On February 25, 2016, as part of British Columbia's response
to the Mount Polley dam failure, British Columbia's Minister of
Energy and Mines introduced amendments to the Mines Act,
RSBC 1996, c 293, aimed at strengthening the provincial
government's regulatory oversight of the mining industry. Bill
8, The Mines Amendment Act ("Bill 8") proposes
to increase penalties for prosecutions, allow for administrative
monetary penalties and increase director and officer liability
under the Mines Act.
Bill 8 is the first legislative change following recommendations
from an independent engineering review panel and the Chief
Inspector of Mines on the Mount Polley dam failure. Both the Review
Panel and the Chief Inspector concluded that the primary cause of
the Mount Polley incident was failing to account for the strength
and locations of a layer of clay underneath the dam in the tailing
storage facility's original design and subsequent dam raises.
Both investigations found that general management and regulatory
practices also played a part in the tailing pond failure and
recommended changes to prevent future dam failures. For instance,
the Chief Inspector recommended that the Ministry of Energy and
Mines improve its investigative and enforcement capacity and
consider a full range of regulatory tools, such as administrative
Administrative Monetary Penalties
If passed, Bill 8 would allow the Chief Inspector of Mines to
impose administrative monetary penalties for contraventions of the
Act, orders made under the Act, or terms or conditions imposed
under the Act. Corporations could be deemed to contravene the Act
and face administrative monetary penalties when a director,
officer, agent, employee, or contractor contravenes or fails to
comply with the Act.
Bill 8 does not specify the amount of the administrative
penalties that will be imposed, instead referring to
"prescribed limits" to be set by regulation. This is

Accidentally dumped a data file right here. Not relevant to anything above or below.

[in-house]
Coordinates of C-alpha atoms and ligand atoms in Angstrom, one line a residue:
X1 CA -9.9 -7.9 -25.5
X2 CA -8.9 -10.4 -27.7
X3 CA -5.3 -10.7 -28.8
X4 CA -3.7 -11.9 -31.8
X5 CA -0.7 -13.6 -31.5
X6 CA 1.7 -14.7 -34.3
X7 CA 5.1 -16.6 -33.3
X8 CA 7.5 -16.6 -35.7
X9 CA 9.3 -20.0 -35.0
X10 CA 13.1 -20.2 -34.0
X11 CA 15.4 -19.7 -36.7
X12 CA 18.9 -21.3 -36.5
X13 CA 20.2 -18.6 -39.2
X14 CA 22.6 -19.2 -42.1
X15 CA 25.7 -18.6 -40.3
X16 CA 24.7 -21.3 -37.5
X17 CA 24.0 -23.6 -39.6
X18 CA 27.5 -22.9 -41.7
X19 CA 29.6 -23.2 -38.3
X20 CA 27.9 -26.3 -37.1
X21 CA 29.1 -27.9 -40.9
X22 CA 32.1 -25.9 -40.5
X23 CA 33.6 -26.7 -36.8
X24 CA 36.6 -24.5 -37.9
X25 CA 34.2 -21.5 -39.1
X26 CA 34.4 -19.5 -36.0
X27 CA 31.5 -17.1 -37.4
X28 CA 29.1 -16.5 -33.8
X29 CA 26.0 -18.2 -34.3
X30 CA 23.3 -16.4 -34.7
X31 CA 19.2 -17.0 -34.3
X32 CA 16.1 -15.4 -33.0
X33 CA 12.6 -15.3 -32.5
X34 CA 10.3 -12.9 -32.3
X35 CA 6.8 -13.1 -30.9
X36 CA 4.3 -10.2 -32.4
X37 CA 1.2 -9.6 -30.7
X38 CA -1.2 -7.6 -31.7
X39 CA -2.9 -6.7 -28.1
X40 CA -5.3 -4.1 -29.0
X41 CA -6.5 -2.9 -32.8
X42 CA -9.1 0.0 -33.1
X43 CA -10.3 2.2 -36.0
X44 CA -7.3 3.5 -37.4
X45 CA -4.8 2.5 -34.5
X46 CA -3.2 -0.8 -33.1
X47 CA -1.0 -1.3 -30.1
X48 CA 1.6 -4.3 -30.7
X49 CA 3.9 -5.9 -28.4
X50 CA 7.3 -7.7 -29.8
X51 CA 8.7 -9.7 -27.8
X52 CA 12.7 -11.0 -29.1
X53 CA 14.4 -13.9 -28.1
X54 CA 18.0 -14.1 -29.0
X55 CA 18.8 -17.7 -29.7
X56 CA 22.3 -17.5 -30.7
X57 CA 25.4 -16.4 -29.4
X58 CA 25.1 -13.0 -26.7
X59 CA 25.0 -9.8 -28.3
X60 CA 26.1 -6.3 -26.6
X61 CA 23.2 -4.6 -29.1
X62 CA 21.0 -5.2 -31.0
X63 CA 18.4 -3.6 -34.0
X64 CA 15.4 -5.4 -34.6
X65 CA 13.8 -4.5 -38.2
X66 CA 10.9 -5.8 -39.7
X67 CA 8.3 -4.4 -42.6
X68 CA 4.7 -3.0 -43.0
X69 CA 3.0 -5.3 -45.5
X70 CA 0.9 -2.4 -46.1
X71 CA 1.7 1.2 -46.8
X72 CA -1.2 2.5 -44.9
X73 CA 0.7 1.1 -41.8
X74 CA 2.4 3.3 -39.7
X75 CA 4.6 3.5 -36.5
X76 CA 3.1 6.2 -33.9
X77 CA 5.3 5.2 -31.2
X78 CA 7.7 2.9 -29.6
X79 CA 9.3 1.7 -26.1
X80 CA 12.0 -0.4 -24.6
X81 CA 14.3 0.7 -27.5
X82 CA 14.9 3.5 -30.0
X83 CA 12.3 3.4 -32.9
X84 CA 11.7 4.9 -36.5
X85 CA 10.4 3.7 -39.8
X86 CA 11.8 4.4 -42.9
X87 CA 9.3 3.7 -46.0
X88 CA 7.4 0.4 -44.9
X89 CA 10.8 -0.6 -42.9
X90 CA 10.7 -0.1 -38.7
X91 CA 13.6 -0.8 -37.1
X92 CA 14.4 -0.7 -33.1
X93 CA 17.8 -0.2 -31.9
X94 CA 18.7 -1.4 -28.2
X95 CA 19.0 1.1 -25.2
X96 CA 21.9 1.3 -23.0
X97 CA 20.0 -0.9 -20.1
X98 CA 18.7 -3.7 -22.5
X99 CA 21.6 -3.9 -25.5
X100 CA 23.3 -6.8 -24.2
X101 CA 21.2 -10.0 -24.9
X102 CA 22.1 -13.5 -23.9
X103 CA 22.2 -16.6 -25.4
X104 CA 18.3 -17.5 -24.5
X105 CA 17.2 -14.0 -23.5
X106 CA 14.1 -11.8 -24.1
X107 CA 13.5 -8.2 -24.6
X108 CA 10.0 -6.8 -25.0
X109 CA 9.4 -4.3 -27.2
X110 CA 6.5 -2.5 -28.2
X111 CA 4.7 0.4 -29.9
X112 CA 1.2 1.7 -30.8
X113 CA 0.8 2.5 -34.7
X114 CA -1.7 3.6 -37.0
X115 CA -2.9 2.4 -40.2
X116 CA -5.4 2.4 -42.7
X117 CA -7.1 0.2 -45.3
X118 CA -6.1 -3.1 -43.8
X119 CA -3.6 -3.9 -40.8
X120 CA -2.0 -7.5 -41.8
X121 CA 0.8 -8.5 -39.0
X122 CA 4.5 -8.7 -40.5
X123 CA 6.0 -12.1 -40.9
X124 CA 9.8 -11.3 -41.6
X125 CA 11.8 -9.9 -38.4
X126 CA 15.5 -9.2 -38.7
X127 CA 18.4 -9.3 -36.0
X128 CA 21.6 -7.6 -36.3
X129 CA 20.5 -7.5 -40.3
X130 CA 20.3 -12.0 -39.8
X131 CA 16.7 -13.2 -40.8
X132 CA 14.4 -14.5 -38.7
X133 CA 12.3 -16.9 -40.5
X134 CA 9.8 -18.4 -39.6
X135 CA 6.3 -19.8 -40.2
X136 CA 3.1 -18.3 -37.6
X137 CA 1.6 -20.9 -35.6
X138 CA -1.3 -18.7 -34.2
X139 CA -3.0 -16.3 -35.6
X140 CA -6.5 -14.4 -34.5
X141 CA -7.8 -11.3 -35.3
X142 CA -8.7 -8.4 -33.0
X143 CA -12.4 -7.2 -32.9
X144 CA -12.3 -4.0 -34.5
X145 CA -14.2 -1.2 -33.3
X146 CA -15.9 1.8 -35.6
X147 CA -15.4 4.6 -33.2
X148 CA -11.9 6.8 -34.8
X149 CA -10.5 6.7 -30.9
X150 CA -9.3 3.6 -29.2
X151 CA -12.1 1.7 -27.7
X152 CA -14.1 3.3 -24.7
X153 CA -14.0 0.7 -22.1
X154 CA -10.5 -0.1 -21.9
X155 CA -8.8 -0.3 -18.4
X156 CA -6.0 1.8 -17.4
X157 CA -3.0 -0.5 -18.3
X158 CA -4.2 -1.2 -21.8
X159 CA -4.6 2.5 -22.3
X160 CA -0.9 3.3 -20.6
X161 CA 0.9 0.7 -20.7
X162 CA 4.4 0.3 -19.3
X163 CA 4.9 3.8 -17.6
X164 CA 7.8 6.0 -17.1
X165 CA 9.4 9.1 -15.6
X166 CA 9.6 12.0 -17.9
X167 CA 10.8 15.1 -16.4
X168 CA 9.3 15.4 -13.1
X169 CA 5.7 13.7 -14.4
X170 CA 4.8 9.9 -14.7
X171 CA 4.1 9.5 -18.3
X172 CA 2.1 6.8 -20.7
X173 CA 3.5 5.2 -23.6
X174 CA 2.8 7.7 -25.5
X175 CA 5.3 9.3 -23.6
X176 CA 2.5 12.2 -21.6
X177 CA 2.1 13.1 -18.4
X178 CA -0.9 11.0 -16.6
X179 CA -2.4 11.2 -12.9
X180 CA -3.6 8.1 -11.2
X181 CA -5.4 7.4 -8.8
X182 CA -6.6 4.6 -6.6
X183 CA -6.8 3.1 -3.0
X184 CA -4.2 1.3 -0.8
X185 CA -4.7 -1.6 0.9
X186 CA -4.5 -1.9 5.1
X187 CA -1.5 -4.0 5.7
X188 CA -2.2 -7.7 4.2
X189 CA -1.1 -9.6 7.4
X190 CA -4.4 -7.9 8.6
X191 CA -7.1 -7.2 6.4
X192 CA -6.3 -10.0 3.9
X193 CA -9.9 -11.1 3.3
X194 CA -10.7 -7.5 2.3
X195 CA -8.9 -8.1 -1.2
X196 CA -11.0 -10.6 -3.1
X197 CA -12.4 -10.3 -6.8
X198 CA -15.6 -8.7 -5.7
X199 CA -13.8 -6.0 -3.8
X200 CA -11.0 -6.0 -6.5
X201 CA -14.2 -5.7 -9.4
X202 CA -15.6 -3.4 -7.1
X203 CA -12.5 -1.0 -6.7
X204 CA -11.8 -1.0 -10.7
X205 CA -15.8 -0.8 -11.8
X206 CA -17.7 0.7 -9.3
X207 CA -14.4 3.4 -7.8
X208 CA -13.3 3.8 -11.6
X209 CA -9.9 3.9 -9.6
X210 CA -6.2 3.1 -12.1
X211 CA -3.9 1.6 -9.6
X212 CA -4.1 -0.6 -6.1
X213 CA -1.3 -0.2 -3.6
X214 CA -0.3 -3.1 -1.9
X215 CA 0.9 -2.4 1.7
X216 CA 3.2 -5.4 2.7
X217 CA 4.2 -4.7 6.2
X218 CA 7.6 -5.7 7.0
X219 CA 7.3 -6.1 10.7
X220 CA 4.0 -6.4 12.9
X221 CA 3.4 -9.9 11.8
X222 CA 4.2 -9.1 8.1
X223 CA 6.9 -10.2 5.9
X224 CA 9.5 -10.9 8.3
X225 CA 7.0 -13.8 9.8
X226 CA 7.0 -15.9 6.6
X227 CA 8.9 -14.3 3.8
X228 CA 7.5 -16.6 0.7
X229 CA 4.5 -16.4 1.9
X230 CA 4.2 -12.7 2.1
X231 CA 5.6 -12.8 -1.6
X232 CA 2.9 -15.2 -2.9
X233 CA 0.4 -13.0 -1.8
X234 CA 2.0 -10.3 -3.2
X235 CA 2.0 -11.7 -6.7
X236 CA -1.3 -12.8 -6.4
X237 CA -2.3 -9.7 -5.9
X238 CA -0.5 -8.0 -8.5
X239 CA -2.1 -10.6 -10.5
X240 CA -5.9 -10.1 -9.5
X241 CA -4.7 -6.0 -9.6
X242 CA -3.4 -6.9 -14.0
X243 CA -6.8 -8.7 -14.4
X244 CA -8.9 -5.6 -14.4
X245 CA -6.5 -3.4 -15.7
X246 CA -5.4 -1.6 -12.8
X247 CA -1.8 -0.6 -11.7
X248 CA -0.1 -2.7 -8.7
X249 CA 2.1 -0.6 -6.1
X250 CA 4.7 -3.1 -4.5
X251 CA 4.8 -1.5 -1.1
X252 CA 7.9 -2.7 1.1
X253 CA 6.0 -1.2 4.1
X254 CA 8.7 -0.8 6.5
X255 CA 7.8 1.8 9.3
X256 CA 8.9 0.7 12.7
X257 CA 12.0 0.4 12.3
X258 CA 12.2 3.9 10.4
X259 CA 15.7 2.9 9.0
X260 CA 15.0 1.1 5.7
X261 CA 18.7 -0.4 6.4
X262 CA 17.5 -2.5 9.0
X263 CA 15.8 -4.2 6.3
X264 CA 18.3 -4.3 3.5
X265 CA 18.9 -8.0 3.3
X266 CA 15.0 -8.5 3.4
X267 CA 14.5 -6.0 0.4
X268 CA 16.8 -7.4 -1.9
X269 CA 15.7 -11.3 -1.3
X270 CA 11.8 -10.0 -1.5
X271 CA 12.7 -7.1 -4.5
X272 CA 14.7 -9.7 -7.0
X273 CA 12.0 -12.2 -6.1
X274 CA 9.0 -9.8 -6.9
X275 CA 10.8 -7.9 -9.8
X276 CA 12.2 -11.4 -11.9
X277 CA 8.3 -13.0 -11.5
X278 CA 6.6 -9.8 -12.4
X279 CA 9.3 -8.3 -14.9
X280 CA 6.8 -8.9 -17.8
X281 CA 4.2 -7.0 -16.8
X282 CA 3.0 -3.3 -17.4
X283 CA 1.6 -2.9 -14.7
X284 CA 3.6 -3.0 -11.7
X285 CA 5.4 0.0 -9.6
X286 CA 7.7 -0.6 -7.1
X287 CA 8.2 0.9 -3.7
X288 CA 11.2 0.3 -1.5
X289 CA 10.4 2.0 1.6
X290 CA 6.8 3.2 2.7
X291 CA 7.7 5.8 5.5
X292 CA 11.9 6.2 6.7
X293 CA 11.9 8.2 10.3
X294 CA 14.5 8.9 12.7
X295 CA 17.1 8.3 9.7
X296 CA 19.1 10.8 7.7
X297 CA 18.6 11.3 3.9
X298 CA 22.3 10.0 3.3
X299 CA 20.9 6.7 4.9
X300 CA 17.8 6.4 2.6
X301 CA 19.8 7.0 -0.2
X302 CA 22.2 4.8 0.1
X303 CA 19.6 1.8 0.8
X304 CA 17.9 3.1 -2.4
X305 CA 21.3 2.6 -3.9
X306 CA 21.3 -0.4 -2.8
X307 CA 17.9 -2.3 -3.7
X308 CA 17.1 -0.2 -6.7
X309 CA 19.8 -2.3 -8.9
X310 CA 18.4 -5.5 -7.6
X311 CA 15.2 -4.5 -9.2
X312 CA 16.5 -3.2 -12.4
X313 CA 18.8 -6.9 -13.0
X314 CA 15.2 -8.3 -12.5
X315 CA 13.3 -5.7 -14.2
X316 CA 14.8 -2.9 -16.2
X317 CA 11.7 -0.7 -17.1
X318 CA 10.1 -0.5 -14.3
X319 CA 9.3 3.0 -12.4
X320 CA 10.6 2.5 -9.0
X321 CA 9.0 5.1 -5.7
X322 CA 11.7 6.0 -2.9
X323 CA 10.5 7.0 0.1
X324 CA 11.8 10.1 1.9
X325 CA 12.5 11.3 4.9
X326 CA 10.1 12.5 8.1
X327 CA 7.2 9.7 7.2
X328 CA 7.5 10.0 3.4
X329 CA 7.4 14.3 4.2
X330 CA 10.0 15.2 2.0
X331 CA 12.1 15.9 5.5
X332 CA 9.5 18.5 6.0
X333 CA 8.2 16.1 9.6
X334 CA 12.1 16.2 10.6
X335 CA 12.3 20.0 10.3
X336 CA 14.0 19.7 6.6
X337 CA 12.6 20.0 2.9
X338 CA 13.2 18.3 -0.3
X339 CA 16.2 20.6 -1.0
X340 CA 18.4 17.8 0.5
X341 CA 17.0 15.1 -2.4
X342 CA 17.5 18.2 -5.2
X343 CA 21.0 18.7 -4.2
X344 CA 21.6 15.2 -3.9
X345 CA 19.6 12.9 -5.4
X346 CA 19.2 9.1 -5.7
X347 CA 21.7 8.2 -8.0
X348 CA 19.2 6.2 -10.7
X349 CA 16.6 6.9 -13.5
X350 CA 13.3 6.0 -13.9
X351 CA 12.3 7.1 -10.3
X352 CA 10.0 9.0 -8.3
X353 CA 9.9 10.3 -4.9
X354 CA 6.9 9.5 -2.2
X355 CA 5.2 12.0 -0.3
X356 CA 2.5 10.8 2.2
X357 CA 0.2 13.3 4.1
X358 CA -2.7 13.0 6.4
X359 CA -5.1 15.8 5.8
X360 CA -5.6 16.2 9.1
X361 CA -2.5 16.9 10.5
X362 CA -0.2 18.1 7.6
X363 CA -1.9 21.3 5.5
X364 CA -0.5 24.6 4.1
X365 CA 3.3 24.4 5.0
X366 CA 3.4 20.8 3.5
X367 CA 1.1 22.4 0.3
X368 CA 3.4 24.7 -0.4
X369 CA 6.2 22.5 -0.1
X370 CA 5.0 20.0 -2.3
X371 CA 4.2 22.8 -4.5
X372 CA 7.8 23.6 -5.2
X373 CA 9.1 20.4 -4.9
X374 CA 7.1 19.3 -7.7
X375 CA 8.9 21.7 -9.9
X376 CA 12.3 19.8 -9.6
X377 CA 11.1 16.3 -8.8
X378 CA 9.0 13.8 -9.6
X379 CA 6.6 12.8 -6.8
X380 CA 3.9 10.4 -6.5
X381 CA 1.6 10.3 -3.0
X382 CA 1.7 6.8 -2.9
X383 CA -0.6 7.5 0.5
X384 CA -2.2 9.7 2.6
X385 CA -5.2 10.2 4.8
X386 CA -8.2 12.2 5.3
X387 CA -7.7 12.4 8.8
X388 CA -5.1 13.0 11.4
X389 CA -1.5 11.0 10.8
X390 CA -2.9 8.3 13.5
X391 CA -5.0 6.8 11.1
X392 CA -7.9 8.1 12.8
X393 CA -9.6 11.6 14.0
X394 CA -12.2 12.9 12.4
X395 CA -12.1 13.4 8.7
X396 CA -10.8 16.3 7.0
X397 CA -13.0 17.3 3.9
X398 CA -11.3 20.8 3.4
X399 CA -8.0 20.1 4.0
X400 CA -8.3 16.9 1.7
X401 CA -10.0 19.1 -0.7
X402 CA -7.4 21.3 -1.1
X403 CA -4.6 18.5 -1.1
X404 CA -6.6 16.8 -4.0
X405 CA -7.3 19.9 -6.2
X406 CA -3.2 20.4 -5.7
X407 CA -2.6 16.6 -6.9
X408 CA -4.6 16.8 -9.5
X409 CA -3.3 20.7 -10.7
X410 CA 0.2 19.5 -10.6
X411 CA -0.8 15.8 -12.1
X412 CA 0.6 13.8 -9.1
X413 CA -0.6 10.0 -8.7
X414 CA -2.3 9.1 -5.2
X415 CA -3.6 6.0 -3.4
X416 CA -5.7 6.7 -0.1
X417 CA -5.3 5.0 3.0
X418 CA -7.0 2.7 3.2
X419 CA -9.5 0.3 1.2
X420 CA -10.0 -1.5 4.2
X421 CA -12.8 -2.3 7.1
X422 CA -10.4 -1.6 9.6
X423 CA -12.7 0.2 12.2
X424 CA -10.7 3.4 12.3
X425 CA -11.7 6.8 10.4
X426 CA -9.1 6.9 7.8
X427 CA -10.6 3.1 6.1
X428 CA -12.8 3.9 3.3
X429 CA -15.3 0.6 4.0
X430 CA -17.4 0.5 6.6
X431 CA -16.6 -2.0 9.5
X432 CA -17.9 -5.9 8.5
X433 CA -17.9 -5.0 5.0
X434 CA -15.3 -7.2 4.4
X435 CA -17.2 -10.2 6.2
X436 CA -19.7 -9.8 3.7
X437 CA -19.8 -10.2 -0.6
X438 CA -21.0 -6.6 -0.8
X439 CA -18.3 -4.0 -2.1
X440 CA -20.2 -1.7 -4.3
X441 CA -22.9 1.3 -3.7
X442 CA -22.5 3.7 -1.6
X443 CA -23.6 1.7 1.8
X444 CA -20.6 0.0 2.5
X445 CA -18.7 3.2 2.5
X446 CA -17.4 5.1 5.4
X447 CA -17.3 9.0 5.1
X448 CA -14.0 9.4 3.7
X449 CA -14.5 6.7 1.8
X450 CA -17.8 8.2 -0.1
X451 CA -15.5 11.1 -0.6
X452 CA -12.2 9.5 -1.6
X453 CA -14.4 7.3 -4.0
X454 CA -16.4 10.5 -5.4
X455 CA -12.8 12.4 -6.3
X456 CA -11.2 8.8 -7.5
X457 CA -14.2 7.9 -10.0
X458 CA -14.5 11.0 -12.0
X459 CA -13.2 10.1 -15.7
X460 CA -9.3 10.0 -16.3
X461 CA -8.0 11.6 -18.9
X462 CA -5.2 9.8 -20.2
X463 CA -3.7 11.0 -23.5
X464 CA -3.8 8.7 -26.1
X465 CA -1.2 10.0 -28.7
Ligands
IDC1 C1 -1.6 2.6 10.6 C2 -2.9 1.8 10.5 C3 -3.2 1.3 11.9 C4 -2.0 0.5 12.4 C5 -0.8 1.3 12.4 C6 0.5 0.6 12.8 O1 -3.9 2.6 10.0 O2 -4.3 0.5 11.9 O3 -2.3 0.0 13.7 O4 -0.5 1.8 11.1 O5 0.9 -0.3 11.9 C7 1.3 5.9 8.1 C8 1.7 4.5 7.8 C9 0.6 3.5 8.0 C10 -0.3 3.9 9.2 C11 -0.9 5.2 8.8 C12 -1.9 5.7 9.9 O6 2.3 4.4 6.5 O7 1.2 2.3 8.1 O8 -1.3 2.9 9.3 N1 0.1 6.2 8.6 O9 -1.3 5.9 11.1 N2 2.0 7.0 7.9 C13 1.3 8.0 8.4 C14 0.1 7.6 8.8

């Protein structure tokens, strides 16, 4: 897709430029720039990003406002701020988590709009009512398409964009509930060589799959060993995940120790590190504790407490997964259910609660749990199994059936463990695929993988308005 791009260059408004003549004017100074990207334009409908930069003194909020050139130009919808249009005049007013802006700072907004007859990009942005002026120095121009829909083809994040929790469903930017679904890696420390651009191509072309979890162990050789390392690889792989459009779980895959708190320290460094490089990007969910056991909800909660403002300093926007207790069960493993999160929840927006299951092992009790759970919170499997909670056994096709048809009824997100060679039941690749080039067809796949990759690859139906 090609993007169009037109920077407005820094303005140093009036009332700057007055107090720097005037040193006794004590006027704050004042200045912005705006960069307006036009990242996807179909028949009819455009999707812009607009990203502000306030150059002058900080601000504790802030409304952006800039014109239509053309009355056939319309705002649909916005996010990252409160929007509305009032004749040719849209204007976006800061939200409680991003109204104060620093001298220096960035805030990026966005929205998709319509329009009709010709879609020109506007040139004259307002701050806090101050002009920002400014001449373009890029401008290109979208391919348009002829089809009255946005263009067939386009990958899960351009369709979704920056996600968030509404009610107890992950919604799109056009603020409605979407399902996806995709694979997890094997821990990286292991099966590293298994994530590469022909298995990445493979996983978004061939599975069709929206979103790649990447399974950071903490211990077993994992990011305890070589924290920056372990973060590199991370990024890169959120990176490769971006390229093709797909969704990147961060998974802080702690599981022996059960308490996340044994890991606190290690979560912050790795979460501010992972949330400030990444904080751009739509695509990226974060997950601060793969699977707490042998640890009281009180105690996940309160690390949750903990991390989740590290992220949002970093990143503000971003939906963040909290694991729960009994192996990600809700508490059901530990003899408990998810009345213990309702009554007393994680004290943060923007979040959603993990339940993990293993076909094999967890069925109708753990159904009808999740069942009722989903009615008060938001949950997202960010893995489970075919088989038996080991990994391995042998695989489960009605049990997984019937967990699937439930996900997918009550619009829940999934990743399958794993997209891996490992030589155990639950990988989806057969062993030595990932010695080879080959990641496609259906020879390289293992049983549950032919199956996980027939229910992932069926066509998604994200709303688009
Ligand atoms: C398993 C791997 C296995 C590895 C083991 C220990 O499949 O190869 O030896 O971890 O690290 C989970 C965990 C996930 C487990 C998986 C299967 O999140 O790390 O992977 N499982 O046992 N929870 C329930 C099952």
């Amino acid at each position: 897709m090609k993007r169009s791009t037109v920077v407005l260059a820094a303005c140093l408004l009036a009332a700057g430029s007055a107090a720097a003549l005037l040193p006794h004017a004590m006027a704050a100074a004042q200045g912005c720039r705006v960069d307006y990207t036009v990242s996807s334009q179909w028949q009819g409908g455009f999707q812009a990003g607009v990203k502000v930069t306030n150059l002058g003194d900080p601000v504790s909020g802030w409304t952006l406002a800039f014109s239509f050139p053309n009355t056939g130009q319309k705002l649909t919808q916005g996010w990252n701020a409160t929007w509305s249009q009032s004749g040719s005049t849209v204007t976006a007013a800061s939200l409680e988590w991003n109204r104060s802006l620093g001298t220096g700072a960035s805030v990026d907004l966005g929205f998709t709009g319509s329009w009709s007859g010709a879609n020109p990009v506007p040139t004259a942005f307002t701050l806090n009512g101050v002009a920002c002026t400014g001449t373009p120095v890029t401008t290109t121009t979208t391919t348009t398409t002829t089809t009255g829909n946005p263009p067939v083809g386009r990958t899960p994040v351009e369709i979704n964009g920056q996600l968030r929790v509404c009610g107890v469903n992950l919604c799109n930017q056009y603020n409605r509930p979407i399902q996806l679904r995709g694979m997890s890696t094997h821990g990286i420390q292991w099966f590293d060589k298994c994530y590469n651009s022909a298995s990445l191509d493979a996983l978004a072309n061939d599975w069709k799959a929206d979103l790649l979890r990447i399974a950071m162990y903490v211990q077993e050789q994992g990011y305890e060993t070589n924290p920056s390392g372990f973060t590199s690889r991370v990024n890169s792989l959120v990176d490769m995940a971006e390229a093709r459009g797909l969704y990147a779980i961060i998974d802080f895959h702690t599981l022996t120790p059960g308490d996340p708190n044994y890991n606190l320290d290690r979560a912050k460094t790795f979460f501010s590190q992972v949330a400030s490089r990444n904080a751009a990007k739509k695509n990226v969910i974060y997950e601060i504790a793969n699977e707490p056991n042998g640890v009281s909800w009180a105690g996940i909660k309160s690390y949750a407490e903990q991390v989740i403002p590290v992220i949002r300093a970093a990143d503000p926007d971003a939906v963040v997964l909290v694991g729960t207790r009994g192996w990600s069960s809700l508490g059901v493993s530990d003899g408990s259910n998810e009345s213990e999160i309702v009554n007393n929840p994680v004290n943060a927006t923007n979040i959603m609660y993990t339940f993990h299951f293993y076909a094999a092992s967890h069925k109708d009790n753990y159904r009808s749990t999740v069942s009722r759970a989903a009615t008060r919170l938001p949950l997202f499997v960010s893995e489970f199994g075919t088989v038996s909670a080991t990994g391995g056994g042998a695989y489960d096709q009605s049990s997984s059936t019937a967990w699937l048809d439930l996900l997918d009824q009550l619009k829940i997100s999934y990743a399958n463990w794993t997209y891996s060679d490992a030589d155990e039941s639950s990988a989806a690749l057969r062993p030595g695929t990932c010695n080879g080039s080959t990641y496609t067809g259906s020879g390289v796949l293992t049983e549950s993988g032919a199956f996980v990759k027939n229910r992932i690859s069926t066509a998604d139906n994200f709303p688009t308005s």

consistent with the approach taken in other provincial natural
resource legislation, including the Forest and Range Practices
Act and the Oil and Gas Activities Act.
Administrative monetary penalties provide a new tool in the
provincial government's compliance and enforcement tool kit,
which currently consists of: (1) pursuing prosecutions, (2)
cancelling a mine's permit, (3) issuing a stop-work order, (4)
issuing an order for immediate remedial action, (5) issuing an
order for a person to comply with the requirements of the Act,
regulations, code, or the mine's permit, or (6) closing the
Increased Penalties for Prosecutions
The proposed amendments would also significantly increase the
penalties available in prosecutions under the Act. The Act
currently states that offences are punishable by a fine,
imprisonment, or both. Under Bill 8, the maximum fine will be
raised to $1,000,000 (from $100,000) and the maximum term of
imprisonment will be increased to three years (from one year).
More to Come?
Further regulatory changes will likely be announced in the
coming months. British Columbia is expected to require that all
mines with tailing storage facilities operating in British Columbia
establish "Independent Dam Review Boards/ to provide
third-party advice at all stages of the TSF lifecycle, from design
to closure. A review of the Health, Safety and Reclamation Code for
Mines in British Columbia is being conducted to determine how best
to implement the remaining recommendations from the Review Panel
and the Chief Inspector. This is expected to finish in early 2016
and the government has indicated that revisions could be legally in
force by mid-2016. New guidelines for professional engineering
practices for dam site characterization assessments are expected to
be released by the Association of Professional Engineers and
Geoscientists of British Columbia by spring 2016. Further, the
Mining Association of Canada is working to implement changes to its
tailings management requirements and guidance documents.
A joint investigation led by the British Columbia Conservation
Officer Service, and assisted by Environment Canada, Department of
Fisheries and Oceans Canada and the Royal Canadian Mounted Police
into the Mount Polley Dam failure is ongoing.
Canada is a constitutional monarchy, a parliamentary democracy and a federation comprised of ten provinces and three territories. Canada's judiciary is independent of the legislative and executive branches of Government.
The Government of Alberta recently announced a number of policy changes that will impact the Alberta Electricity Market, composed of its generators, transmitters, distributors, retailers, electricity consumers and wholesale electricity market.
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